PORT AU PRINCE – Haiti is a popular country for short-term missions trips because its needs are great and it is a relatively short distance for small church groups. As the pastor of a church in Mt. Juliet, Tennessee, said, “We want to serve the Haitians with compassion and offer real hope.” That pretty well describes the short-term trips sponsored and taken to Haiti by churches across the southeastern United States.
This week, many of those groups got an opportunity they weren’t expecting. They are unable to leave due to riots in parking lots, streets, and highways.
The riots began to break out late last week after fuel prices skyrocketed. Diesel and kerosene rose 51%. Gasoline prices increased by 38 percent to about $5.00 per liter or the equivalent of $20.00 per gallon. As outrageous as that amount would be in the United States, it puts gasoline financially out of reach for Haitians where the average annual minimum wage is $817 USD.
Although no injuries have been reported and a few of the many teams have managed to leave, others have been advised by the U.S. Embassy to shelter in place until calm is restored. Some of the protesters are reportedly armed and shooting their weapons into the air.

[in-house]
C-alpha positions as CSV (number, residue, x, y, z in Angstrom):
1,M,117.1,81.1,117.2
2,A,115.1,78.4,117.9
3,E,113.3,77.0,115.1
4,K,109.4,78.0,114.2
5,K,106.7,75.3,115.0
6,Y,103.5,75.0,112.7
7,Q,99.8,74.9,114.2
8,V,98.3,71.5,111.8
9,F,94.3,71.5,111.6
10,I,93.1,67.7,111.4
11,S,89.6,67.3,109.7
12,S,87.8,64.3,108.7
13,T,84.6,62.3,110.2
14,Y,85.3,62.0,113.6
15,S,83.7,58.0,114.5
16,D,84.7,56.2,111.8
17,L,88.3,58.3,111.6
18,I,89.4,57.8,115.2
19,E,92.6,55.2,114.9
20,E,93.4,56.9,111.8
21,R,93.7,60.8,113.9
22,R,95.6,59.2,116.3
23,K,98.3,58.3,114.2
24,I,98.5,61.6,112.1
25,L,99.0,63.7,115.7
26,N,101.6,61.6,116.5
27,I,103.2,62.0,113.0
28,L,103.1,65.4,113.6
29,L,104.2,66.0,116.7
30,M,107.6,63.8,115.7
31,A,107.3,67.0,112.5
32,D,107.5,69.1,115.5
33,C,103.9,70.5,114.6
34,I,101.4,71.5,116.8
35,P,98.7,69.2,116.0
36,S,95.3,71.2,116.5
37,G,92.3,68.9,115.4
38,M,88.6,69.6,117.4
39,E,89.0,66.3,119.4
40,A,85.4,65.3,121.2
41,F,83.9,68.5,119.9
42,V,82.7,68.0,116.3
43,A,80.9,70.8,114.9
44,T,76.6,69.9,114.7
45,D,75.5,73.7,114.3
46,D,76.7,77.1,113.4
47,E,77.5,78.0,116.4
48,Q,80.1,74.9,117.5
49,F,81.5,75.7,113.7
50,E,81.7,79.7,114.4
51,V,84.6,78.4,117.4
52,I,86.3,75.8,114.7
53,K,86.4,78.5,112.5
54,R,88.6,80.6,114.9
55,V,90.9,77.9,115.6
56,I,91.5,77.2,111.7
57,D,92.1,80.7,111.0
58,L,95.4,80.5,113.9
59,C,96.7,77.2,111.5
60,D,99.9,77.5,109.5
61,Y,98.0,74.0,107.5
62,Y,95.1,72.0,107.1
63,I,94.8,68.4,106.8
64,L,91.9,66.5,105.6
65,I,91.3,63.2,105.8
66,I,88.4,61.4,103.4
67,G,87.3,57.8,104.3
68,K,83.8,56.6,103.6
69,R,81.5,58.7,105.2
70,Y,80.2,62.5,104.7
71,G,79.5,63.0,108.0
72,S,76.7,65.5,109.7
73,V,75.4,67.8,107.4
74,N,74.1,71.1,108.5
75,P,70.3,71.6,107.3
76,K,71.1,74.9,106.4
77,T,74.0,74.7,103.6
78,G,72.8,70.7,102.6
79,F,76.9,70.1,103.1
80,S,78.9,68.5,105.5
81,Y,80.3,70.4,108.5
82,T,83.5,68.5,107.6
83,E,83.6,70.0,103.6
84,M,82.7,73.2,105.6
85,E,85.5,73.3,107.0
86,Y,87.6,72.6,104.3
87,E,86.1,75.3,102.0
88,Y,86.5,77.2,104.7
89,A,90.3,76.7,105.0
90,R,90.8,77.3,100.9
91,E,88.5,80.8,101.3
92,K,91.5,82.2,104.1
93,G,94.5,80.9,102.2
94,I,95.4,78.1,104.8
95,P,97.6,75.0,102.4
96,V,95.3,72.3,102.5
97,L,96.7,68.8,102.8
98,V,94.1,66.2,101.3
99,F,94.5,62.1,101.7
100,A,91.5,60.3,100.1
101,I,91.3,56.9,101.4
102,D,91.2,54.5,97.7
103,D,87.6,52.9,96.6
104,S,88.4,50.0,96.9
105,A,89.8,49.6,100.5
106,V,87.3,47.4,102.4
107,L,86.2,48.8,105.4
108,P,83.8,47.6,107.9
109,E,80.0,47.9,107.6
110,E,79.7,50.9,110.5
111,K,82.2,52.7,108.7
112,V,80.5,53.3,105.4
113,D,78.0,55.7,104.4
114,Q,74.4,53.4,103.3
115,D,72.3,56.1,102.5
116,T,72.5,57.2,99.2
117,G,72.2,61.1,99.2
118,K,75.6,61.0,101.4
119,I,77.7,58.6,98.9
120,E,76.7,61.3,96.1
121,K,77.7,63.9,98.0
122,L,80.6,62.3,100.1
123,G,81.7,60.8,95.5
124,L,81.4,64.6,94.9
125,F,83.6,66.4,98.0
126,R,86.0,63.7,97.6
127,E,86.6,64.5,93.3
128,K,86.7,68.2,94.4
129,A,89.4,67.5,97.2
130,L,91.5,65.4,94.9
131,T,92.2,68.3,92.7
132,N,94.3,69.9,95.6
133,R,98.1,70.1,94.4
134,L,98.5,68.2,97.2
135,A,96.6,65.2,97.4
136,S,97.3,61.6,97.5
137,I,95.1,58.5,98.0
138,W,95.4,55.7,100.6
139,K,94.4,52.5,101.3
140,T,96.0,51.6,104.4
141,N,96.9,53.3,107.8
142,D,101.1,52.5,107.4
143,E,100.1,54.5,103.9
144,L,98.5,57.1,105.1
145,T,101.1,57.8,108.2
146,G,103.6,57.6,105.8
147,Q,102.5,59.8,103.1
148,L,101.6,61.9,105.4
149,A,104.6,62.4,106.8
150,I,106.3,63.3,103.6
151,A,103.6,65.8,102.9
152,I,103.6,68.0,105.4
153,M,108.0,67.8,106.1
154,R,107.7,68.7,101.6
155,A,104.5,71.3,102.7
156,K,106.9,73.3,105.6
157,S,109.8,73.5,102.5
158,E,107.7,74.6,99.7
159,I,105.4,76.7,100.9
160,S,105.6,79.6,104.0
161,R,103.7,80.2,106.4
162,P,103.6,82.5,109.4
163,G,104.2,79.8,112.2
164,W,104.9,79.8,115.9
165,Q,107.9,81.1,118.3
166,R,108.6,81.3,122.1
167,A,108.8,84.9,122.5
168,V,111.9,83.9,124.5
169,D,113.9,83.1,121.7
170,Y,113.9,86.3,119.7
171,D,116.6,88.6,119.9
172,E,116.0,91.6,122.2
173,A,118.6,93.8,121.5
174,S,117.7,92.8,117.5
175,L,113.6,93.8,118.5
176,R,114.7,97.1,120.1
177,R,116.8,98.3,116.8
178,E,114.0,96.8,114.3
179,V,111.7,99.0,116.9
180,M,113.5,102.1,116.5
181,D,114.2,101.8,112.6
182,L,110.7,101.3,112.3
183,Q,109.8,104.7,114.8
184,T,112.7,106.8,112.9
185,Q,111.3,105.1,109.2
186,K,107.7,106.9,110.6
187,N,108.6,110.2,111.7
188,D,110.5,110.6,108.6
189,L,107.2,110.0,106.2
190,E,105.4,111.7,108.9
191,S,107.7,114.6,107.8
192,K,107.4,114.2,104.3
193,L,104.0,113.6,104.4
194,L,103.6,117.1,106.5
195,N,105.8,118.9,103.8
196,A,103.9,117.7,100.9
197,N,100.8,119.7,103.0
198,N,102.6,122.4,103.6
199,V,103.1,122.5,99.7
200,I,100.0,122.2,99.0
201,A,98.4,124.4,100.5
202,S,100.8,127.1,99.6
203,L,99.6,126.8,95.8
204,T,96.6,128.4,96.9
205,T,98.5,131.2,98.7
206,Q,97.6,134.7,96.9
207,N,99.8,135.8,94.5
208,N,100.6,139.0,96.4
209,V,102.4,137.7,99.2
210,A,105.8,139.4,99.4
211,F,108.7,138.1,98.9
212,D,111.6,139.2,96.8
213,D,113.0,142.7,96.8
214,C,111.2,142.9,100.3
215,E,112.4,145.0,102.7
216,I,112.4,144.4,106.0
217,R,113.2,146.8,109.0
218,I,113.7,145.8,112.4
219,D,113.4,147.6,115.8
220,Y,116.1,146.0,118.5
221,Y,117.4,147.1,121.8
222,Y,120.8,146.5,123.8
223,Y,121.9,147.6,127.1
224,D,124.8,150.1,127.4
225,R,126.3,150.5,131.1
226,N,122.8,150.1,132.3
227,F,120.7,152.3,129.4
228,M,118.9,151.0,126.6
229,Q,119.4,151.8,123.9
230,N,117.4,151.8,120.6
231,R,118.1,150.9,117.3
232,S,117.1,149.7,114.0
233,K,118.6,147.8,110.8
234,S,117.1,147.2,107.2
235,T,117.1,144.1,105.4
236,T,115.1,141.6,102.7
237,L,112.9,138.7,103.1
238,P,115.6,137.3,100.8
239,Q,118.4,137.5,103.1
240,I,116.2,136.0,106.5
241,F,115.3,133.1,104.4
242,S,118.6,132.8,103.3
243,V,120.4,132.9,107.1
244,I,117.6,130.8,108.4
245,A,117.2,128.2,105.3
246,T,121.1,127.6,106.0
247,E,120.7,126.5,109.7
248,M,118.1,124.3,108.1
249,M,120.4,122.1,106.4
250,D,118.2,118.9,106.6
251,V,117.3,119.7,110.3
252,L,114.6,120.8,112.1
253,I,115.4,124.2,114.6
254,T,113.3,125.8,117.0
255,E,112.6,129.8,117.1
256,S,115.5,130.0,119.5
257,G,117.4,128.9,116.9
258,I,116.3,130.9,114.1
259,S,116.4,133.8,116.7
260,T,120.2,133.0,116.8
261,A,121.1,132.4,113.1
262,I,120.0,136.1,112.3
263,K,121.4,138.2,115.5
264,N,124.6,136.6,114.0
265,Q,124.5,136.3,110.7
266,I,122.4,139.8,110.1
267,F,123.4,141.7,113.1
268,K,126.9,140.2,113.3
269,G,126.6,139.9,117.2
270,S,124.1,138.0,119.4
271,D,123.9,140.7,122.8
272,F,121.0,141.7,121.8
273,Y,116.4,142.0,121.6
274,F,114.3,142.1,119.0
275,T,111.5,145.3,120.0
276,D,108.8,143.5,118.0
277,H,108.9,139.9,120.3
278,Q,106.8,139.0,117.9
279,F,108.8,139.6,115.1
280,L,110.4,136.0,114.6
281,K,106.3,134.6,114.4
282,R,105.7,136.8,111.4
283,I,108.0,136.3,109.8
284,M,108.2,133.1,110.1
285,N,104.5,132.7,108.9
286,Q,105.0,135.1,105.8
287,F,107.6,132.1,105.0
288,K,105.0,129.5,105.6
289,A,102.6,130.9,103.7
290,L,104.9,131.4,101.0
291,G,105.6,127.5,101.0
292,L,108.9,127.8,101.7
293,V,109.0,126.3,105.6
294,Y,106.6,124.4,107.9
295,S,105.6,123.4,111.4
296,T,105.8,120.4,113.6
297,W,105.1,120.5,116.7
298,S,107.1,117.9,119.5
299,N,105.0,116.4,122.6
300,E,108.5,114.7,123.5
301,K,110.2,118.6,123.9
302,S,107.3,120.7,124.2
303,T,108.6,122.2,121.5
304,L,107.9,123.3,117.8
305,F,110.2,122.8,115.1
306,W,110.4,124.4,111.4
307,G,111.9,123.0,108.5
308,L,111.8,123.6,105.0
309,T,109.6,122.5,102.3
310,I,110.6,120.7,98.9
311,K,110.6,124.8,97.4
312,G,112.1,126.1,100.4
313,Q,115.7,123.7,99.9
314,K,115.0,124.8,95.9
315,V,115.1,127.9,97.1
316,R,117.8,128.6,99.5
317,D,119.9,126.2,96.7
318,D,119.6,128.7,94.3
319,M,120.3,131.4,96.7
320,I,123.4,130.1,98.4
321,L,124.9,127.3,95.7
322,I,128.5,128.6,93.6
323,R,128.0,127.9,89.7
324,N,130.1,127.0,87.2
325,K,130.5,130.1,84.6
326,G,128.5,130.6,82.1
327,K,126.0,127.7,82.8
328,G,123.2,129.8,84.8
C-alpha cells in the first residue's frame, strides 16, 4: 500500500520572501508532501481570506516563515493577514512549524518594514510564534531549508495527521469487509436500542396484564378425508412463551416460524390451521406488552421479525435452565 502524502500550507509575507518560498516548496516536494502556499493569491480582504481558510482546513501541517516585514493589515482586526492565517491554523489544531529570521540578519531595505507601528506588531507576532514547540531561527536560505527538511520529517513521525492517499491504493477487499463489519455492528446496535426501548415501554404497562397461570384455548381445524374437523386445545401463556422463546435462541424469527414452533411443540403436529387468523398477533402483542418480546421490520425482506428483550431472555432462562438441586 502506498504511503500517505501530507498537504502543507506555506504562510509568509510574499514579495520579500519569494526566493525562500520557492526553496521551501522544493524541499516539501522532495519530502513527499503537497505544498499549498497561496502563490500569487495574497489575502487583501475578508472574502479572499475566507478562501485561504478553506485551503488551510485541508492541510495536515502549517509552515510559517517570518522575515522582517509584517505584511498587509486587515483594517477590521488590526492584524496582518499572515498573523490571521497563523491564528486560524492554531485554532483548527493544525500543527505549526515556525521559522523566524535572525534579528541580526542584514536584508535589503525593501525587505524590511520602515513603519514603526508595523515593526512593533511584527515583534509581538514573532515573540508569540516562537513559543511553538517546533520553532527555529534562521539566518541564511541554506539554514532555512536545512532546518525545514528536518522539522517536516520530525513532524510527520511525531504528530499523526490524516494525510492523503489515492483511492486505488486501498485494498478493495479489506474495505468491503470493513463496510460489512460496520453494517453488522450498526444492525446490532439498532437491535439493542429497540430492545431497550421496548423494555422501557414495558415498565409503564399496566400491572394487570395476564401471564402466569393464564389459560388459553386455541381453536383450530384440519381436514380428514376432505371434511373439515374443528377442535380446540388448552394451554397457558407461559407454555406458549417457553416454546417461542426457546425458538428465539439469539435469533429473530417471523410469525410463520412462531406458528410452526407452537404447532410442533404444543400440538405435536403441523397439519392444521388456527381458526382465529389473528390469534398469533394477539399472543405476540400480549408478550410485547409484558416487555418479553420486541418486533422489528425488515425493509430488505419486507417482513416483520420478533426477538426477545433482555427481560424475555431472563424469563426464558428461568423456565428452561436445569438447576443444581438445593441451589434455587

Obstacles, including burning cars, tires, and mattresses are littering the highway making it impossible to travel to the airport. Many flights have been canceled. There have been reports that rioters were manning some of the barriers and demanding ‘tolls’ for vehicle wishing to pass. To do so, however, could easily lead to a group being caught between that barrier and the next, unable to move very far in either direction.
A group of 10 adults and two teenagers from a church in Albermarle, North Carolina, has taken refuge in an orphanage.
The group from Mt. Juliet arranged for a helicopter to transport them to the airport.
A group from the Charleston, South Carolina area had a frightening experience when they heard multiple gunshots and saw armed men approaching the place where they had taken shelter.
The government has relented and rescinded the price hike, but it could take several days to clear the roads.
American Airlines, JetBlue, and Spirit Airlines have temporarily canceled their flights to Haiti.
Pray that the rioting will end, that the mission teams will return safely, and that the situation will be one in which the Lord is glorified through them.
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